Friday, April 18, 2014

Lent is Over! Easter Greetings 2014


So, here we are at Easter weekend again, the highest holy days on the Christian calendar.

This means, of course, that Lent is finally over and we can all get back to business as usual. I don't know if you participated in Lent this year or not, but if you did, congratulations all 'round.

Myself, I had decided to skip it this year, due to prior commitments and various other distractions. But then, as fate would have it, the first week of Lent I took a nasty fall on a hiking trail, resulting in, of all stupid things, a major concussion.

Laid up in that condition, barely being able to walk or see for three weeks, it occurred to me to give up alcohol for Lent this year. (I mean, when you're zonked out like that, what's the point, right?)

Relatively speaking, there's something to be said about sobriety. Not much, I'll admit. But it does allow for moments of clarity, which can be highly beneficial at times. Like at the DMV, trying to get your drivers licenses renewed, or showing up in the right court room on time. But other than that, I'm at a loss. (My rich employer, by the way, doesn't seem to care for sobriety at all, as far as I can tell.)

Our Christian religion, although admonishing against total drunkenness, most certainly doesn't forbid alcohol. In fact, Jesus himself (being the ideal party guest) was forever turning ordinary tap water into wine. (Now, we can all do this too, of course, given enough time and a handful of grapes. But apparently he could do it in an instant, without all the mess and fuss.)

Anyhow, I'm looking much forward to Easter Sunday. Not just for spiritual renewal, of course, but I suspect there'll be several bottles of wine cracked open that day, after Easter services. (As Catholics, we're required to show up in church at least once a year -- which most of us put off 'til Easter Sunday, when we're all packed in like sardines.)

In any case, no matter how you celebrate the high holy days, the most important thing is to take time out for reflection, whether you're in a small church, a Cathedral, taking a walk in the woods, or sitting home alone, reflection is the most important part in all religions, everywhere.

Music, of course, is the best way to aid along this path. Remember a couple months back I mentioned the Two Cellos and their wild and crazy music? Well, they have another side... 

Before going, I hope you have time to hit this link to their amazing version of The Benedictus -- composed by Karl Jenkins, and guaranteed to provide a few moments of peace, tranquility, reflection, and the strength to go on.

Happy Easter, and happy high holy days to all readers, from all religions throughout this world.



Friday, April 11, 2014

Car Lofts for the Rich!


I think I mentioned a few years back that my employer has several homes scattered around the world, one of them being a luxury apartment in Manhattan. Remember?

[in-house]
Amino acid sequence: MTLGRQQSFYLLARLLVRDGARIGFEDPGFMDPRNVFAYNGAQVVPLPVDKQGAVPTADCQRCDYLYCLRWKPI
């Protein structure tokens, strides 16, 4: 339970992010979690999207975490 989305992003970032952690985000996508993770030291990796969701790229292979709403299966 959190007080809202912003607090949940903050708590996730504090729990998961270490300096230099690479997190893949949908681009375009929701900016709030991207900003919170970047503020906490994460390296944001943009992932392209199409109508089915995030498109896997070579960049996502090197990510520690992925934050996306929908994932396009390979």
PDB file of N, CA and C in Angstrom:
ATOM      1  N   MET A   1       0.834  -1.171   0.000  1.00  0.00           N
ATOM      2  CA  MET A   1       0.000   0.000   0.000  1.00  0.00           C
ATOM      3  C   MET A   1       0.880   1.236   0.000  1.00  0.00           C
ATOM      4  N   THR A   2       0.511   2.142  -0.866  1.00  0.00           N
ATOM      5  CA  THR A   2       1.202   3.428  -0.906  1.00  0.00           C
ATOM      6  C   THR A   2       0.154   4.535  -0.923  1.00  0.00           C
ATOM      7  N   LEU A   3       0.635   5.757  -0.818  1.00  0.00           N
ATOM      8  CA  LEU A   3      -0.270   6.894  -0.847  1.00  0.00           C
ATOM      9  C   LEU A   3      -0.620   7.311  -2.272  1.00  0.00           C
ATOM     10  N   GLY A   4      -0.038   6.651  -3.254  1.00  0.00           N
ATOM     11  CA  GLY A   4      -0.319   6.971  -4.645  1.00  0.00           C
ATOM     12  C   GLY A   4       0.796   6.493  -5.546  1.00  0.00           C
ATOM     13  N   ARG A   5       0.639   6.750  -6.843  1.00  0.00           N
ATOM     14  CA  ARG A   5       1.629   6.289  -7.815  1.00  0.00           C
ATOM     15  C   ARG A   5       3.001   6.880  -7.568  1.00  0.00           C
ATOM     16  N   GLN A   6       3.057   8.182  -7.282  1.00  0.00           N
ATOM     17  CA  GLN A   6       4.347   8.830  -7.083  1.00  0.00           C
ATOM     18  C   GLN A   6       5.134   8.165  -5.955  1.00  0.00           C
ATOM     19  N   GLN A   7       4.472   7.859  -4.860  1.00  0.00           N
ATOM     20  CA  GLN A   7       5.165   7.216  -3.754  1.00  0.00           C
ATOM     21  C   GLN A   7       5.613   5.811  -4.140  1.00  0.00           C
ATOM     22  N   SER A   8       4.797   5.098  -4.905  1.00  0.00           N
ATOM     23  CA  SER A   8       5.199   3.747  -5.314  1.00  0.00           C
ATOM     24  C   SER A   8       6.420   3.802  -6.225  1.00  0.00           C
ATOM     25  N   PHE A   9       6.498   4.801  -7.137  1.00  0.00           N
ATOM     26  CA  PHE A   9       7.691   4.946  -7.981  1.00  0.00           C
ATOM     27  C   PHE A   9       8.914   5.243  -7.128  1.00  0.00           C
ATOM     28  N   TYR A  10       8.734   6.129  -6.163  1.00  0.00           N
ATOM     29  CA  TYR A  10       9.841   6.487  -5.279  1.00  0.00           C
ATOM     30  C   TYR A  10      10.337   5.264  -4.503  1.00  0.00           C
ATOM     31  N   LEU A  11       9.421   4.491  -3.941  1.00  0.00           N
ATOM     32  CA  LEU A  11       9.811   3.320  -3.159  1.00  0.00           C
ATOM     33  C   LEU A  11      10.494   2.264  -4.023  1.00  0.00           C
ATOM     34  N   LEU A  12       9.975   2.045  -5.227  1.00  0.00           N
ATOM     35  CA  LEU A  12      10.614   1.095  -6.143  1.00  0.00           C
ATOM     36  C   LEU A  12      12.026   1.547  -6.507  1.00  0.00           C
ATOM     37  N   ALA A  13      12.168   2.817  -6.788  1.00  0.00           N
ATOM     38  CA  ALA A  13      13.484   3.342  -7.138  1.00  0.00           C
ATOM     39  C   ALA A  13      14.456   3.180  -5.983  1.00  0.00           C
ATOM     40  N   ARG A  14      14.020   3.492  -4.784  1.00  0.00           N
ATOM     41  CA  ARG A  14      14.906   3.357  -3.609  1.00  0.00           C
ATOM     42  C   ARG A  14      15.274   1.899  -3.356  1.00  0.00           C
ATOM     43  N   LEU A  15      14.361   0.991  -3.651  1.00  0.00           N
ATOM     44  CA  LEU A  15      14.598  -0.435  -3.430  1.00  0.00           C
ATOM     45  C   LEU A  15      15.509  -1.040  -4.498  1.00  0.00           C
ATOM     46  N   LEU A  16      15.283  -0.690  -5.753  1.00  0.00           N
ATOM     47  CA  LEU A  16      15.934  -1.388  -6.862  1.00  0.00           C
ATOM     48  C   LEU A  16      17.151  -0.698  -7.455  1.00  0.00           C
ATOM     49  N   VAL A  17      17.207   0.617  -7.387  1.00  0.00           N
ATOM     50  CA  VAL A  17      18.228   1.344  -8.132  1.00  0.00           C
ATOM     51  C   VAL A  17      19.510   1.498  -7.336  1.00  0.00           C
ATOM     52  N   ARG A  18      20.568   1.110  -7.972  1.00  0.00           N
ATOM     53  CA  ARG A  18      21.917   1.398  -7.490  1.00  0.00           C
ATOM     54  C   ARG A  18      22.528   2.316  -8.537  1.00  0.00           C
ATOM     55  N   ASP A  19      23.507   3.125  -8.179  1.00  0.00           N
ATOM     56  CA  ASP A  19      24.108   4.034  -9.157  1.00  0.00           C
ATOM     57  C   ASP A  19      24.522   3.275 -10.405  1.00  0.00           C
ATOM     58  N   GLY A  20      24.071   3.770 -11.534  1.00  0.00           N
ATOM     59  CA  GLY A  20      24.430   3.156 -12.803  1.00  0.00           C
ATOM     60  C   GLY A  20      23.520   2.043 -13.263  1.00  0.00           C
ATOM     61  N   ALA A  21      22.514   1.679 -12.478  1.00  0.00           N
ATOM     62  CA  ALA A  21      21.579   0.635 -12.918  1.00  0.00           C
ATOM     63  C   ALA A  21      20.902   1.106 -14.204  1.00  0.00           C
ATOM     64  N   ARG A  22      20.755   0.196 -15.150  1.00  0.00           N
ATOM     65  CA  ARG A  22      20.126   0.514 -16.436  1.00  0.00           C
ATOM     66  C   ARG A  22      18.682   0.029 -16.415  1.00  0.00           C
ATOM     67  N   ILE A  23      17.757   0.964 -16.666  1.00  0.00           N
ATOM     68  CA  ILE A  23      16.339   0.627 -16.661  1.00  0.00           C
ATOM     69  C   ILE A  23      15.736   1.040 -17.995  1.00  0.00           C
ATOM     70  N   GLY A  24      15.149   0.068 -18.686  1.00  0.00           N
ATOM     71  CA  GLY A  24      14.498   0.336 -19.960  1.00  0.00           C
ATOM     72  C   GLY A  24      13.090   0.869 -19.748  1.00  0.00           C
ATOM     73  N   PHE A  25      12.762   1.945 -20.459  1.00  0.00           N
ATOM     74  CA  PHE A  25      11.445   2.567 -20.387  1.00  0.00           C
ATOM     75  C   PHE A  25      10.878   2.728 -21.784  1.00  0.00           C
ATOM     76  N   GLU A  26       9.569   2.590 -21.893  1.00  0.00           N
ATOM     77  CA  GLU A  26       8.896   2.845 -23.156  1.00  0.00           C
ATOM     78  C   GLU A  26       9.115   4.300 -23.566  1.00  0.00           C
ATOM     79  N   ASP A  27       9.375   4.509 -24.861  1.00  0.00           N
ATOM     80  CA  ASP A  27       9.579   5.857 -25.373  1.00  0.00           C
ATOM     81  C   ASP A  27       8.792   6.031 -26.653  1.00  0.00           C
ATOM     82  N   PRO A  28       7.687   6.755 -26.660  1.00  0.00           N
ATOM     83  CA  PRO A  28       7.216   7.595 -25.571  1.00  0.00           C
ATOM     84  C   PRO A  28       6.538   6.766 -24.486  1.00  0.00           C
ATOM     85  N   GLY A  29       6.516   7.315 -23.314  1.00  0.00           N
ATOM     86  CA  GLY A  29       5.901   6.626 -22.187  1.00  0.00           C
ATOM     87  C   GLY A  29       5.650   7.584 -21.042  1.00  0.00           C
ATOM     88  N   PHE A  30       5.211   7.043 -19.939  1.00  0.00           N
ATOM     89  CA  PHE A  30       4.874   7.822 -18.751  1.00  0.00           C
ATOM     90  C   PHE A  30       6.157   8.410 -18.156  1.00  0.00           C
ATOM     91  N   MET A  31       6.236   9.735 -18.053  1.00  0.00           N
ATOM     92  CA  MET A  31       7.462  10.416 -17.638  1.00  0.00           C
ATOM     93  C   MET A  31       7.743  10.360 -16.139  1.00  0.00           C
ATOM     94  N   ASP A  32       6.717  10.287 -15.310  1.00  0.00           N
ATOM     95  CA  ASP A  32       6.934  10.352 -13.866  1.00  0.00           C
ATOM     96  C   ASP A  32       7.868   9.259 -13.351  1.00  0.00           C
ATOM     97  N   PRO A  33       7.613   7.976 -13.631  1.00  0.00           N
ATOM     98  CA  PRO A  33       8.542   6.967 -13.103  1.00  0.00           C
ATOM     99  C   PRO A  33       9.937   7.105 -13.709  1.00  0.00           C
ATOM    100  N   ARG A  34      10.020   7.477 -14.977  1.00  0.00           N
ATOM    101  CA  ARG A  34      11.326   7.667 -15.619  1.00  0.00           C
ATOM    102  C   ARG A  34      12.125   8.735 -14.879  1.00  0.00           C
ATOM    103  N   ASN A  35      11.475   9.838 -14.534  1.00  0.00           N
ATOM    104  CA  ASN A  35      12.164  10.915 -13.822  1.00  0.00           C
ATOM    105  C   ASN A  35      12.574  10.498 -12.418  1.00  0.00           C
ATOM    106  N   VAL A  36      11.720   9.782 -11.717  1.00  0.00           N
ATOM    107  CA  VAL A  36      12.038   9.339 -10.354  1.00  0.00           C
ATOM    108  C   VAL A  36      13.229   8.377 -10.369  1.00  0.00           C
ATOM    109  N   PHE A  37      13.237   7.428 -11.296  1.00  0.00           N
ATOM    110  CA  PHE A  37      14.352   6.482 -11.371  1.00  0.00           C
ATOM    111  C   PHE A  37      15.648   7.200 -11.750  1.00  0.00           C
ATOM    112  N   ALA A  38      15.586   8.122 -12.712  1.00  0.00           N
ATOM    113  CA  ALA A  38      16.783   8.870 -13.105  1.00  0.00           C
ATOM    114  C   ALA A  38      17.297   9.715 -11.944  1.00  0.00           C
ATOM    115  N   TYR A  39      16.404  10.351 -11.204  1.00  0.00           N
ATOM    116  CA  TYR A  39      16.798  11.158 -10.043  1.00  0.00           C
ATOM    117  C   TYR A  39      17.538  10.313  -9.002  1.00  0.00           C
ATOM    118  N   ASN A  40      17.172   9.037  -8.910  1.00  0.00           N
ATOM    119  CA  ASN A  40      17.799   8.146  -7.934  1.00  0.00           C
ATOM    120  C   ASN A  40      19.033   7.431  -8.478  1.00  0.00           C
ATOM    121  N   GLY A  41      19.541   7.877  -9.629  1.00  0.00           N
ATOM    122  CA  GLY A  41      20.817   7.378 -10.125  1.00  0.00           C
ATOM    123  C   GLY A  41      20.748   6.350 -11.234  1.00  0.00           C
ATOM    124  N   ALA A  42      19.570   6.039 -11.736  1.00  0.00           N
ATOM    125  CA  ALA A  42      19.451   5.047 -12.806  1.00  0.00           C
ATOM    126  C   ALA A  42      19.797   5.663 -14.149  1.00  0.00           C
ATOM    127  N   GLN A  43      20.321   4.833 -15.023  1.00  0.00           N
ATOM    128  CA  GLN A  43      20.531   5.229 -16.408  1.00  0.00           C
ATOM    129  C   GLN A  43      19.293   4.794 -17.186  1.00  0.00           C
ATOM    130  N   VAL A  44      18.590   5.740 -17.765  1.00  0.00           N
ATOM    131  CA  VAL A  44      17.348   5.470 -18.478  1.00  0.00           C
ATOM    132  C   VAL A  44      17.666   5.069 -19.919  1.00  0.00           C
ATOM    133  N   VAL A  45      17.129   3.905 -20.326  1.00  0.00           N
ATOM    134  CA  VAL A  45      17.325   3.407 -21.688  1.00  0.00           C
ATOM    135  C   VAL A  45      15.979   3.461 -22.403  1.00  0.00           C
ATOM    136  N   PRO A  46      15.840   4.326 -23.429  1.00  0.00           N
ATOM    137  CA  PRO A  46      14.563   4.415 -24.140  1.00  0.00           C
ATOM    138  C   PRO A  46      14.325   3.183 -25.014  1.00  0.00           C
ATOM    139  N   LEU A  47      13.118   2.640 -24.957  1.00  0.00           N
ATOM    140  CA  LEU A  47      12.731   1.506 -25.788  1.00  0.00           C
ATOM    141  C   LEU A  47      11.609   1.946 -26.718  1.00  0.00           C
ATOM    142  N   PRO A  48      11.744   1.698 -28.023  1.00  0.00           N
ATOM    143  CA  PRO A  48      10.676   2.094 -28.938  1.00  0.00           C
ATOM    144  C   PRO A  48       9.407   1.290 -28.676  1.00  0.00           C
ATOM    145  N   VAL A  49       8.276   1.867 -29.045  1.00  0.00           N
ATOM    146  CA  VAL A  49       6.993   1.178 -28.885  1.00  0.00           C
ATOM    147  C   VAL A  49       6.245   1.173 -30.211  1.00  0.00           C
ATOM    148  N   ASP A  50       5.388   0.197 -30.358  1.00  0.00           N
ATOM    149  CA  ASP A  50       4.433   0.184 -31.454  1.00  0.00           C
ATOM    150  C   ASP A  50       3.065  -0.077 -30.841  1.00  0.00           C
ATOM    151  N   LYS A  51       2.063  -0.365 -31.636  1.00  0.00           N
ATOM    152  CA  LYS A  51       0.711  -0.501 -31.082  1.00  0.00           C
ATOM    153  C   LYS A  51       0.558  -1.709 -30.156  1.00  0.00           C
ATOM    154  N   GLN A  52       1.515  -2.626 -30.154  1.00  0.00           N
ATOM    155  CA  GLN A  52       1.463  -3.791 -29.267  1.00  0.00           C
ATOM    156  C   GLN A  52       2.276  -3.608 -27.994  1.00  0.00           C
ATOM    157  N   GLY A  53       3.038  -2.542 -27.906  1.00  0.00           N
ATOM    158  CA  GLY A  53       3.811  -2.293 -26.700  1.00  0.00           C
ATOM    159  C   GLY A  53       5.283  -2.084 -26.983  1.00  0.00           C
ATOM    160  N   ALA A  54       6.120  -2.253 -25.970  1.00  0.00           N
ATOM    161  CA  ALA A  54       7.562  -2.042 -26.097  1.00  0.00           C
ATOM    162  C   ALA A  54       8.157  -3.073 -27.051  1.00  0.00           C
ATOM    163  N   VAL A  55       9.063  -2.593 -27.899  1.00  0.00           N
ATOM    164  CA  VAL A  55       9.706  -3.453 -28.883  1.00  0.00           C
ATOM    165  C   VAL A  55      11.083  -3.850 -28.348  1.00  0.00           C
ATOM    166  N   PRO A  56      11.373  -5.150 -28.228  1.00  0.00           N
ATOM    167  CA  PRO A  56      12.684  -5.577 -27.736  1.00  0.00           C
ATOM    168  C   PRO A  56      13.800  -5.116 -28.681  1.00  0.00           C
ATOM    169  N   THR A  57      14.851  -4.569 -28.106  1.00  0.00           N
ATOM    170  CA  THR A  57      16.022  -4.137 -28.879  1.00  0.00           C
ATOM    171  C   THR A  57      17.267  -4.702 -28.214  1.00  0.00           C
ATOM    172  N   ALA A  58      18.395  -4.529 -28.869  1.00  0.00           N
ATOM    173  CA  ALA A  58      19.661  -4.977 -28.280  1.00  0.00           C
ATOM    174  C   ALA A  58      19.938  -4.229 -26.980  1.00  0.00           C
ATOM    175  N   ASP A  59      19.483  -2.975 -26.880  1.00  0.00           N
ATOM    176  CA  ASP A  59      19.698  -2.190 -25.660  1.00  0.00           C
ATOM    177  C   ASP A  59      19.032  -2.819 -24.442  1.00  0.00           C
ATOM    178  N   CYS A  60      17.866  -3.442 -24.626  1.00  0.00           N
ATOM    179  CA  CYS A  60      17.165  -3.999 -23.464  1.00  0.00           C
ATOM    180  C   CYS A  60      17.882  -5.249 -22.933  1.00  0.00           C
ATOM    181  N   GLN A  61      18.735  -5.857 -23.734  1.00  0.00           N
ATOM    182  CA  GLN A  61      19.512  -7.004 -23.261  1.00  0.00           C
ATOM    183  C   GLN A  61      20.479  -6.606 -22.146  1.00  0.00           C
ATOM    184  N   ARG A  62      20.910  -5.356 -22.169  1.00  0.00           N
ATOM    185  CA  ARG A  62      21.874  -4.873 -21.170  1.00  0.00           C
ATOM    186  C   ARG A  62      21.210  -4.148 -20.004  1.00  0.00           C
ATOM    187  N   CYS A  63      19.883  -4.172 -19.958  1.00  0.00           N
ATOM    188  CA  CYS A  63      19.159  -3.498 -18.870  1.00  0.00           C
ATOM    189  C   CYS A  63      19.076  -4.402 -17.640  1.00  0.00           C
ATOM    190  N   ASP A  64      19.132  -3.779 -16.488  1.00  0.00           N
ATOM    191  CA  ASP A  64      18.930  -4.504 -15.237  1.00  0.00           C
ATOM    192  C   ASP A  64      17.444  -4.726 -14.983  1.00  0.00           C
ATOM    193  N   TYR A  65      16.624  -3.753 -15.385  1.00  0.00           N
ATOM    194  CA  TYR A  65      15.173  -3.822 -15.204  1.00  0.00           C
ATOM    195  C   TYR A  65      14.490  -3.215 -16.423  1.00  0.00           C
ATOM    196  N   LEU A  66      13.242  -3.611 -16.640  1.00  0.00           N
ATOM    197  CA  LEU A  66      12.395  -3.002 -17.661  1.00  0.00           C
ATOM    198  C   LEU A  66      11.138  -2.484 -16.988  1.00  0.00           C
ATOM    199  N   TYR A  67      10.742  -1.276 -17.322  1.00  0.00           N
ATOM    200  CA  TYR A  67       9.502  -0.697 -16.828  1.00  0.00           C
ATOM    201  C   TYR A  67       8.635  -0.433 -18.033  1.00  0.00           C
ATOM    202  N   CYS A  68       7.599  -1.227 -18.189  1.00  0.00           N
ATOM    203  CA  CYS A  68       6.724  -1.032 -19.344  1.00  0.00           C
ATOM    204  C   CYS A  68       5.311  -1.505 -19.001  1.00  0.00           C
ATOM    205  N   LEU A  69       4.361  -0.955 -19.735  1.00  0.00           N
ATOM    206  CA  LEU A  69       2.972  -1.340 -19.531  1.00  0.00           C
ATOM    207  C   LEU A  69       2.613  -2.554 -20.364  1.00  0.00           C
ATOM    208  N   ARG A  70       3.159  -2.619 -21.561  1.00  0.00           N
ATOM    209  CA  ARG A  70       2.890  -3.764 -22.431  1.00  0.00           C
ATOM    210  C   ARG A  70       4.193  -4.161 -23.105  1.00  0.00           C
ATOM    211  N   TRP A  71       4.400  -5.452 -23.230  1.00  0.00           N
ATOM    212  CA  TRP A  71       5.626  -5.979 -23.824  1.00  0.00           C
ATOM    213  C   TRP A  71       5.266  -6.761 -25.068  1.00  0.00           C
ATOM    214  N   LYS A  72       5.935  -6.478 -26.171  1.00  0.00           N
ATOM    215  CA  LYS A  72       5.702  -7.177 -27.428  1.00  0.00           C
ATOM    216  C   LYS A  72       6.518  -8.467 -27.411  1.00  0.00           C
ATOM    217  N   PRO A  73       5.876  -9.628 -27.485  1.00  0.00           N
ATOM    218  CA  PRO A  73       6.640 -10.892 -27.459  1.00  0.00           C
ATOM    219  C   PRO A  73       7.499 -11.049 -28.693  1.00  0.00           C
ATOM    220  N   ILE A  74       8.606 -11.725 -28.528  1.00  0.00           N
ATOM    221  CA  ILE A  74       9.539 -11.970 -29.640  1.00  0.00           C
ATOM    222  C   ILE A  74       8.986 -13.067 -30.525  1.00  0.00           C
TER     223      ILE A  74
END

Well, this week I got rooked into tending bar for a small impromptu cocktail party (not enough notice to get a caterer and real bartender over here), and I overheard a bar-type conversation wherein my employer was complaining about how slow the valet parking is at the New York apartment, and how long he has to wait to get his car.

Now, as I'm sure I've mentioned before, there's nothing new about his complaining! Rich people, in fact, can whine and complain about the damnedest things that most of us can only dream or drool about. And I mean that -- the whining is non stop! Nothing's ever good enough. (And believe me, it's tiresome and embarrassing as all get out.)

Anyhow, the conversation turned to car lofts and luxury high rise parking, and it occurred to me I've never mentioned anything about this. But did you know that inventive architects have designed luxury high-rise apartments for the rich where they can have their cars lifted up and parked in their own apartments?

It's true!

I think the first one was in Singapore, at a high rise called Hamilton Scott, exclusively for multi-millionaires and billionaires. And I've heard about other's popping up in places around the world where the rich congregate.

To see for yourself, here's a YouTube link to the one in Singapore, and here's a link to another one in Berlin. (Seriously--are we supposed to gag, or laugh?)

I have major questions about how gasoline fumes are eliminated, and how repairmen get up there if you've got a dead battery or locked your keys in the car. But I guess they've got that all worked out as well, wouldn't you think?

I'm also not sure how well this extravagance plays into the current climate and mood about income inequality and the great divide between the 1% and all the rest of us. Adding fuel to the fire, in my opinion. But then, who am I?

Anyhow, I hope this has been mildly interesting, and informative...

Good night,

Read more about the extraordinary lives of the rich in Andrew's novel "The Billionaire's Butler - Mystery, Murder, and Romance in the Wacky World of the Super Rich" (In paperback, and on Kindle)